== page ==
Nano Research

, Volume 9, Issue 3, pp 692–702 | Cite as

Organic–inorganic bismuth (III)-based material: A lead-free, air-stable and solution-processable light-absorber beyond organolead perovskites

  • Miaoqiang Lyu
  • Jung-Ho Yun
  • Molang Cai
  • Yalong Jiao
  • Paul V. Bernhardt
  • Meng Zhang
  • Qiong Wang
  • Aijun Du
  • Hongxia Wang
  • Gang Liu
  • Lianzhou Wang
Research Article

Abstract

Methylammonium bismuth (III) iodide single crystals and films have been developed and investigated. We have further presented the first demonstration of using this organic–inorganic bismuth-based material to replace lead/tin-based perovskite materials in solution-processable solar cells. The organic–inorganic bismuth-based material has advantages of non-toxicity, ambient stability, and low-temperature solution-processability, which provides a promising solution to address the toxicity and stability challenges in organolead- and organotin-based perovskite solar cells. We also demonstrated that trivalent metal cation-based organic–inorganic hybrid materials can exhibit photovoltaic effect, which may inspire more research work on developing and applying organic-inorganic hybrid materials beyond divalent metal cations (Pb (II) and Sn (II)) for solar energy applications.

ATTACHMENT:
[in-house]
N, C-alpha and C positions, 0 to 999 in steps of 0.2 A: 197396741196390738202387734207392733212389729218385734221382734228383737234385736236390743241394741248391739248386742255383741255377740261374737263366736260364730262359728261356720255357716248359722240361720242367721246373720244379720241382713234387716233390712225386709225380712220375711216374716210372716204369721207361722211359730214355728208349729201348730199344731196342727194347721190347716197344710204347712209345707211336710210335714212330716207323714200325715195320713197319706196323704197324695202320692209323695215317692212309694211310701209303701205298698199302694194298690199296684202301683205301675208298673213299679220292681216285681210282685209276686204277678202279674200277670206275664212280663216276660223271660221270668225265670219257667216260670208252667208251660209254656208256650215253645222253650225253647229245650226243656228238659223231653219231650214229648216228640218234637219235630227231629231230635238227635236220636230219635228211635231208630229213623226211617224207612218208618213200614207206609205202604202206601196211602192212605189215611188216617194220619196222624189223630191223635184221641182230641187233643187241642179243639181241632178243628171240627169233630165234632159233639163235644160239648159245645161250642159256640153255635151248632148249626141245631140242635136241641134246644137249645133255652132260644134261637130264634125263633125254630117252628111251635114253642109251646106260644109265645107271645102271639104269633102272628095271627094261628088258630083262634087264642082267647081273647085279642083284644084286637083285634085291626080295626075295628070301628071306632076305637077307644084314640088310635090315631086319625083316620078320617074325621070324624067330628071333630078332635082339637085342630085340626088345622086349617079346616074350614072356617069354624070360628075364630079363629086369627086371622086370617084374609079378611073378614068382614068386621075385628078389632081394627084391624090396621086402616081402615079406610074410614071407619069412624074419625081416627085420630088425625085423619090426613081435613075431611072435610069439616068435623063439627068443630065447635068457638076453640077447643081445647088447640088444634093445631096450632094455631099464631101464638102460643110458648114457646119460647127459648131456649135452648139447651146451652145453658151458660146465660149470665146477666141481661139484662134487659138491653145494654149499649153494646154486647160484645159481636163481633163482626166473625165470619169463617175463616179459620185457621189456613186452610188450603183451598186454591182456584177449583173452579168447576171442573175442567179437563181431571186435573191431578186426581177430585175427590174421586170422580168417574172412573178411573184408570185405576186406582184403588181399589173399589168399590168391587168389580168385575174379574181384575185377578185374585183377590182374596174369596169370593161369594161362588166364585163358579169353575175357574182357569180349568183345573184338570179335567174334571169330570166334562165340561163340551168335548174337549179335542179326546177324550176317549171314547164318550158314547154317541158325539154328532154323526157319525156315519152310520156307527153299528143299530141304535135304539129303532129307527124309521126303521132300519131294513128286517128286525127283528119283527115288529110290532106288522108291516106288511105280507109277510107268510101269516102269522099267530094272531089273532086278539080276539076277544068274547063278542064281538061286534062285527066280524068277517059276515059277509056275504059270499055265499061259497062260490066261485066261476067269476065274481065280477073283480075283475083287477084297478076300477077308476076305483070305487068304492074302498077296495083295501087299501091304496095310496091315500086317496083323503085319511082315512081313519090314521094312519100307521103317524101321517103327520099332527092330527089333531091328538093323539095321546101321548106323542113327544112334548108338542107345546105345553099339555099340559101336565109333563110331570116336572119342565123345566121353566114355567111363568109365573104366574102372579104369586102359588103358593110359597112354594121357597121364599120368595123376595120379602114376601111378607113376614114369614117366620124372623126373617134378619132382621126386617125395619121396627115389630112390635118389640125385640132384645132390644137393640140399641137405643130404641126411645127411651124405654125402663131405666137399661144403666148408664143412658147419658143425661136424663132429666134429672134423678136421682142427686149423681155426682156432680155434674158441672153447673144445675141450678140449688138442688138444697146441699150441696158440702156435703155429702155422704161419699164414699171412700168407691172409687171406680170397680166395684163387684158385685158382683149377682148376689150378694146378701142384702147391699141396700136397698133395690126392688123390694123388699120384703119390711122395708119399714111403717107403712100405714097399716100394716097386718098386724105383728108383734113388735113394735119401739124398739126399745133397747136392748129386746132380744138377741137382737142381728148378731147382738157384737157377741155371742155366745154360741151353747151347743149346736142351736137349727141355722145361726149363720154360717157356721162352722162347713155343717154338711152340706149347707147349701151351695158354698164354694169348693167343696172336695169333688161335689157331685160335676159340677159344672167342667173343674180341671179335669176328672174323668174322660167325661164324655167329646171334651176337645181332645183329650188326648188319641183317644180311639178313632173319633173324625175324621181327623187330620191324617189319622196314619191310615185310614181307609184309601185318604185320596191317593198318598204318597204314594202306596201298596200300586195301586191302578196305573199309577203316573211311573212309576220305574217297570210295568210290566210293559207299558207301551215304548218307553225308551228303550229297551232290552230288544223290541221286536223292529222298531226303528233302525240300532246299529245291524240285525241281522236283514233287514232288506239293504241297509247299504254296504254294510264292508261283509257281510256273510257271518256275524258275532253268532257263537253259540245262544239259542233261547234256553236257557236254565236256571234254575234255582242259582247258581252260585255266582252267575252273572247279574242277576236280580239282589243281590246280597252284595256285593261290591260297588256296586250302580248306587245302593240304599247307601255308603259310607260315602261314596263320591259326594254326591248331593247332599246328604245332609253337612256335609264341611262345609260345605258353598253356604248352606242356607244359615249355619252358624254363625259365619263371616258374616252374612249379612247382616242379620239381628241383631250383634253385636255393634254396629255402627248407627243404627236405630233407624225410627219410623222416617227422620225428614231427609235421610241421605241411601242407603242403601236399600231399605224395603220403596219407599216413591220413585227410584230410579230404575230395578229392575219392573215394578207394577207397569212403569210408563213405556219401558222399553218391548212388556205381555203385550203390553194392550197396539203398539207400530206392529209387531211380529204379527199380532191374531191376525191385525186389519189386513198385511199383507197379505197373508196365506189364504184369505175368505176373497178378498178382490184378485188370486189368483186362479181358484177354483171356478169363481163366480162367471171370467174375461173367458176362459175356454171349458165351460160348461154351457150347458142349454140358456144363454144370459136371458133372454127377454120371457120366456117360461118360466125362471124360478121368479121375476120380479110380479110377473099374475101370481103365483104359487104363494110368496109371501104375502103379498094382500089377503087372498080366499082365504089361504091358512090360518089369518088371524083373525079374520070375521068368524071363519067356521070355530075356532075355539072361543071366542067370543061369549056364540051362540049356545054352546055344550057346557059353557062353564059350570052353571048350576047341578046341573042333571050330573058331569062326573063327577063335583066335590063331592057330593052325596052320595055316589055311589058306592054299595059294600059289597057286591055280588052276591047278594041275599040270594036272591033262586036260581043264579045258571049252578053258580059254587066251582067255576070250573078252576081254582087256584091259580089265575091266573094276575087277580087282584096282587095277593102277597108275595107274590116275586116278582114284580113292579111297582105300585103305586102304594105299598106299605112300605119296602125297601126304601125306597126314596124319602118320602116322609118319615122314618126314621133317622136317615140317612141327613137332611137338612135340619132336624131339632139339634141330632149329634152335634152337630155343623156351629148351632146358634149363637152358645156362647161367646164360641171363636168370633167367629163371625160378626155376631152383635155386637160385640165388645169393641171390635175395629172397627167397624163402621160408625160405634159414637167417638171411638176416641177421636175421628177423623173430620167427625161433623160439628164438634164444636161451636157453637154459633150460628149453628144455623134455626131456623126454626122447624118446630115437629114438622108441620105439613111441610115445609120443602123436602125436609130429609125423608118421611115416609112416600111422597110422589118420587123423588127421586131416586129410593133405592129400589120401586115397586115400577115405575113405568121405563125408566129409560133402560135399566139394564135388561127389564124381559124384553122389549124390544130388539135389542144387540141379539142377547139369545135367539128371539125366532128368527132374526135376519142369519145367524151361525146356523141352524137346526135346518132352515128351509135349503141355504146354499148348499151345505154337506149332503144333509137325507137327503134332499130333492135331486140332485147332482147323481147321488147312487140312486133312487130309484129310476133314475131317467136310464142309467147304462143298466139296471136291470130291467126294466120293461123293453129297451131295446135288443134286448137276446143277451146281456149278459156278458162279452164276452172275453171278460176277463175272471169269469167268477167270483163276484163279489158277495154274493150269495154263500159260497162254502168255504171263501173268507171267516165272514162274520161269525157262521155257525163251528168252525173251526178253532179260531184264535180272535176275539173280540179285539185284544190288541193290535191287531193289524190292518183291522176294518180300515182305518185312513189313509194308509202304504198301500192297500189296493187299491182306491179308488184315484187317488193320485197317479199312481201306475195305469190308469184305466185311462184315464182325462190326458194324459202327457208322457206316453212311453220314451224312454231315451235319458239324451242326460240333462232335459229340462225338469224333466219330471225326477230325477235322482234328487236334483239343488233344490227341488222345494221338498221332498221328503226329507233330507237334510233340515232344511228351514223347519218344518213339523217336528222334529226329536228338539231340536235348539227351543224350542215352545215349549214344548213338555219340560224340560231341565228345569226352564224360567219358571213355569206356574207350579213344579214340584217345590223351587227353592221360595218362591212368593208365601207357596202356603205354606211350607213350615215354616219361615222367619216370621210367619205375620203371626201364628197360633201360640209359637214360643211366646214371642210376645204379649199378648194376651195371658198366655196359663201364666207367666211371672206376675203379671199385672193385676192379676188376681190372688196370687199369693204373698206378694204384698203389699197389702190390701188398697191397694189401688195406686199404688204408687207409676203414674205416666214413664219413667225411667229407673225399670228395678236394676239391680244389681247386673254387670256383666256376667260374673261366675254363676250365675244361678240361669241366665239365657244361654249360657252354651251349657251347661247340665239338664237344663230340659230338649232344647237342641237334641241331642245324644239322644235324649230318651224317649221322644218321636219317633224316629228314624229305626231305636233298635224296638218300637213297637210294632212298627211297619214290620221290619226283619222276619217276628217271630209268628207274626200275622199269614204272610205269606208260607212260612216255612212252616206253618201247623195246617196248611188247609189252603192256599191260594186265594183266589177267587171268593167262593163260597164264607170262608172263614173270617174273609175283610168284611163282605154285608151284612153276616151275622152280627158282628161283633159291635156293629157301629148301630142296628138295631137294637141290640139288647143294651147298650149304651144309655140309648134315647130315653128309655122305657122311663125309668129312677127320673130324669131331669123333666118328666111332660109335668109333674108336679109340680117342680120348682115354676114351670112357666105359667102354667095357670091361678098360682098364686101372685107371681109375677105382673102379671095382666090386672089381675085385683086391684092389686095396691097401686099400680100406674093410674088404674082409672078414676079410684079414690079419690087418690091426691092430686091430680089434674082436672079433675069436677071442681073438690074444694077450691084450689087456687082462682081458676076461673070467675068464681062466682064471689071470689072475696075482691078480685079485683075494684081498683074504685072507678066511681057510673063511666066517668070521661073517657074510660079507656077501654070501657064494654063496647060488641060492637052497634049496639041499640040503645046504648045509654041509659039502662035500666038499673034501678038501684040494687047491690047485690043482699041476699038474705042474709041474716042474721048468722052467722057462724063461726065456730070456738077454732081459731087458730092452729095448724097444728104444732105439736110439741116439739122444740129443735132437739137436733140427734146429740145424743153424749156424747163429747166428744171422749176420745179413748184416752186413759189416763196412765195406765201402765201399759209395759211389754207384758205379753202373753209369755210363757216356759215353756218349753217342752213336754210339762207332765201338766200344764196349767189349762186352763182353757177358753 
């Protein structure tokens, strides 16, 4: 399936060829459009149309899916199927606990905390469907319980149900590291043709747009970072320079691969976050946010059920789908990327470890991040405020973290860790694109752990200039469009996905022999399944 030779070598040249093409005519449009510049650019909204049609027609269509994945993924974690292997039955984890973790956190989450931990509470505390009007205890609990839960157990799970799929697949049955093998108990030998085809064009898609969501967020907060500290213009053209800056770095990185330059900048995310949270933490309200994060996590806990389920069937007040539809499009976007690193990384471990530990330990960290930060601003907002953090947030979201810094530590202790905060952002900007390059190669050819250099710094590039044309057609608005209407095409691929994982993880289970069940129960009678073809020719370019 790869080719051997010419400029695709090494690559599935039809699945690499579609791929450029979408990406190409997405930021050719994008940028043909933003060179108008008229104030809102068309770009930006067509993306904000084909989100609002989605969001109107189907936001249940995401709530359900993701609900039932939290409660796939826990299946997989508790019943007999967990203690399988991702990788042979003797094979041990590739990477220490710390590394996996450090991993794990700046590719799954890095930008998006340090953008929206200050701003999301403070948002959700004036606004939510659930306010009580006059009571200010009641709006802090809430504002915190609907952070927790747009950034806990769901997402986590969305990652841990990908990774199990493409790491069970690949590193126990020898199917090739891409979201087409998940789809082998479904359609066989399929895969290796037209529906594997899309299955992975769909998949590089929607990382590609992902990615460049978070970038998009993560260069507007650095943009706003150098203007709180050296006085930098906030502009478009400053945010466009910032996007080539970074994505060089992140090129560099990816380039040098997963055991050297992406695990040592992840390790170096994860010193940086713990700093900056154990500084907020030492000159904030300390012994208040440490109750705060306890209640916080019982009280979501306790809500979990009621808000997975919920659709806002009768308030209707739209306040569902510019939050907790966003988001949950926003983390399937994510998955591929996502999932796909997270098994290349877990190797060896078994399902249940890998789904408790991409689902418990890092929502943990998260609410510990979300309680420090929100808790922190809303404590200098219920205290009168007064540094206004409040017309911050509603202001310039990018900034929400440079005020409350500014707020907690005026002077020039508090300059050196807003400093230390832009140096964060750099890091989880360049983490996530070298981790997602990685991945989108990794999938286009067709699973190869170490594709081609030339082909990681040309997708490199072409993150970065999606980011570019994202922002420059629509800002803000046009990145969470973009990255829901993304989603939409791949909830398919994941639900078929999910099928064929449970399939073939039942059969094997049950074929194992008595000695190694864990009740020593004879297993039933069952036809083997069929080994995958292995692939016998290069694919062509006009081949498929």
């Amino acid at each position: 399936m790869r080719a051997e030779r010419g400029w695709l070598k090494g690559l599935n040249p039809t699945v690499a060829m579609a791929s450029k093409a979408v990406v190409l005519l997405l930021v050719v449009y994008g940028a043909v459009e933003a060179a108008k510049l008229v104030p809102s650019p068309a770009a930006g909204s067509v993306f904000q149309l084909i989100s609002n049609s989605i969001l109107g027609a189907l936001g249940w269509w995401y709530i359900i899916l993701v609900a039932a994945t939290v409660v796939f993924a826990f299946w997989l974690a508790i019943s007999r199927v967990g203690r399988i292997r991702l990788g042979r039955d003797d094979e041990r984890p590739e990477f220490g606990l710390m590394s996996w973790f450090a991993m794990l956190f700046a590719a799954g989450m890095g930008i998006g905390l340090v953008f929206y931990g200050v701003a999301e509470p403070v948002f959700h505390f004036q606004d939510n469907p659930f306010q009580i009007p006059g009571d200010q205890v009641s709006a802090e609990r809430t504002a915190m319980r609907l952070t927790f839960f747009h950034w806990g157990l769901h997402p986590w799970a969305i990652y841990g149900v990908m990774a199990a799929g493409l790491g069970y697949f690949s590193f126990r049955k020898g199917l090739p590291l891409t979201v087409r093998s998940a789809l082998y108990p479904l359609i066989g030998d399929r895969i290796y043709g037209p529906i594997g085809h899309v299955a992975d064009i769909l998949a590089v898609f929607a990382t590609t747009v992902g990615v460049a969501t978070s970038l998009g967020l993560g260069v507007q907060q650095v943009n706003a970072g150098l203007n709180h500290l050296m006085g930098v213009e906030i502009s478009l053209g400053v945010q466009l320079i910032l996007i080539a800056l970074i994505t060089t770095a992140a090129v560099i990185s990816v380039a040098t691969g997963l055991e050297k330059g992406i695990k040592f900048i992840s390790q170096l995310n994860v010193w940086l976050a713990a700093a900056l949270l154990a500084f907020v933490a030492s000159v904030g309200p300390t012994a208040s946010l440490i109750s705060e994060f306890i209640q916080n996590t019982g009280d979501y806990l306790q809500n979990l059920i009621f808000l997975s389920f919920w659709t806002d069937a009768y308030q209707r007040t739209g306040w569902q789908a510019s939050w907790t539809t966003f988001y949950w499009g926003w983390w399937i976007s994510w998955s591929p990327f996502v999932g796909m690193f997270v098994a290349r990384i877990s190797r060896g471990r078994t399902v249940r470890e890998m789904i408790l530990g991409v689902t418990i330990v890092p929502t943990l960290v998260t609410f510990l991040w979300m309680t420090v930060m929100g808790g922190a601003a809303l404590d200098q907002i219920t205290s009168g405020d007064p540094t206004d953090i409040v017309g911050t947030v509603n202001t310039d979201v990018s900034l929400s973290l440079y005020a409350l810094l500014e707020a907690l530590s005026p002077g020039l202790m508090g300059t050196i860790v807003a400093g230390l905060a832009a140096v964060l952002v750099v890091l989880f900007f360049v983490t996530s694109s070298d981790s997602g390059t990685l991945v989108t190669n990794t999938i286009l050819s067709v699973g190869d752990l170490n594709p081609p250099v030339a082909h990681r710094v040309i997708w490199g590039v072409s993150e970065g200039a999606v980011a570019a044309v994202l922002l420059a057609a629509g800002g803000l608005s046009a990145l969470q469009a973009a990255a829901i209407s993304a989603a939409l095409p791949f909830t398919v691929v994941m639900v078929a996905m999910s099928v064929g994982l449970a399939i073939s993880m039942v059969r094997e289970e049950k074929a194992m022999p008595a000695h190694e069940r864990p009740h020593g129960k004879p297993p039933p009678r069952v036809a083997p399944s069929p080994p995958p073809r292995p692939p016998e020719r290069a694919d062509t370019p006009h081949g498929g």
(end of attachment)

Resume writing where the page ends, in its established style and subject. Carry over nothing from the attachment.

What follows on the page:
Keywords

methylammonium bismuth (III) iodide single crystal perovskite solar cells organic–inorganic hybrid material lead-free 

Supplementary material

12274_2015_948_MOESM1_ESM.pdf (2.5 mb)
Supplementary material, approximately 2612 KB.
12274_2015_948_MOESM2_ESM.cif (15 kb)
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Copyright information

© Tsinghua University Press and Springer-Verlag Berlin Heidelberg 2016

Authors and Affiliations

  • Miaoqiang Lyu
    • 1
  • Jung-Ho Yun
    • 1
  • Molang Cai
    • 2
  • Yalong Jiao
    • 2
  • Paul V. Bernhardt
    • 3
  • Meng Zhang
    • 1
  • Qiong Wang
    • 1
  • Aijun Du
    • 2
  • Hongxia Wang
    • 2
  • Gang Liu
    • 4
  • Lianzhou Wang
    • 1
  1. 1.Nanomaterials Centre, School of Chemical Engineering and AIBNThe University of QueenslandSt Lucia, BrisbaneAustralia
  2. 2.School of Chemistry, Physics and Mechanical Engineering, Science and Engineering FacultyQueensland University of TechnologyBrisbaneAustralia
  3. 3.School of Chemistry and Molecular BiosciencesThe University of QueenslandBrisbaneAustralia
  4. 4.Advanced Carbon DivisionInstitute of Metal Research Chinese Academy of Sciences (IMR CAS)ShenyangChina

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